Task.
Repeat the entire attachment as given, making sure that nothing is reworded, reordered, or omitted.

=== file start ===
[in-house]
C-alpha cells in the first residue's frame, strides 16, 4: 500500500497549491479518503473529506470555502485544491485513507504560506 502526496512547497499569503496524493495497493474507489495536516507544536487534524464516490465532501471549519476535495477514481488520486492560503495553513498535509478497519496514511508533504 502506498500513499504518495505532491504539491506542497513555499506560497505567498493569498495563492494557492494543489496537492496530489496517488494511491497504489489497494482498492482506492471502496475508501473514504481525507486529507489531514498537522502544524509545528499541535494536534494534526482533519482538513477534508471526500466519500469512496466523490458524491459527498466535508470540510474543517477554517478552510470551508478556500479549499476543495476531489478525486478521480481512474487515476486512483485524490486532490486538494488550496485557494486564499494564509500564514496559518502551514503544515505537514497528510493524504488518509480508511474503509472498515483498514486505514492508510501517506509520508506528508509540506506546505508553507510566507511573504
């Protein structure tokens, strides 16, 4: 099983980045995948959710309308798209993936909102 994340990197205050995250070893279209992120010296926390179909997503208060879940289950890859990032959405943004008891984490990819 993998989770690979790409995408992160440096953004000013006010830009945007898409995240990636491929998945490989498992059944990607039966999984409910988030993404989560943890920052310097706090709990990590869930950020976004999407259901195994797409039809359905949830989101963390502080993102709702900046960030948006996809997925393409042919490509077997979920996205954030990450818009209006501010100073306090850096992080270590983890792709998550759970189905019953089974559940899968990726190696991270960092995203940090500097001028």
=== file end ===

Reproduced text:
[in-house]
C-alpha cells in the first residue's frame, strides 16, 4: 500500500497549491479518503473529506470555502485544491485513507504560506 502526496512547497499569503496524493495497493474507489495536516507544536487534524464516490465532501471549519476535495477514481488520486492560503495553513498535509478497519496514511508533504 502506498500513499504518495505532491504539491506542497513555499506560497505567498493569498495563492494557492494543489496537492496530489496517488494511491497504489489497494482498492482506492471502496475508501473514504481525507486529507489531514498537522502544524509545528499541535494536534494534526482533519482538513477534508471526500466519500469512496466523490458524491459527498466535508470540510474543517477554517478552510470551508478556500479549499476543495476531489478525486478521480481512474487515476486512483485524490486532490486538494488550496485557494486564499494564509500564514496559518502551514503544515505537514497528510493524504488518509480508511474503509472498515483498514486505514492508510501517506509520508506528508509540506506546505508553507510566507511573504
């Protein structure tokens, strides 16, 4: 099983980045995948959710309308798209993936909102 994340990197205050995250070893279209992120010296926390179909997503208060879940289950890859990032959405943004008891984490990819 993998989770690979790409995408992160440096953004000013006010830009945007898409995240990636491929998945490989498992059944990607039966999984409910988030993404989560943890920052310097706090709990990590869930950020976004999407259901195994797409039809359905949830989101963390502080993102709702900046960030948006996809997925393409042919490509077997979920996205954030990450818009209006501010100073306090850096992080270590983890792709998550759970189905019953089974559940899968990726190696991270960092995203940090500097001028």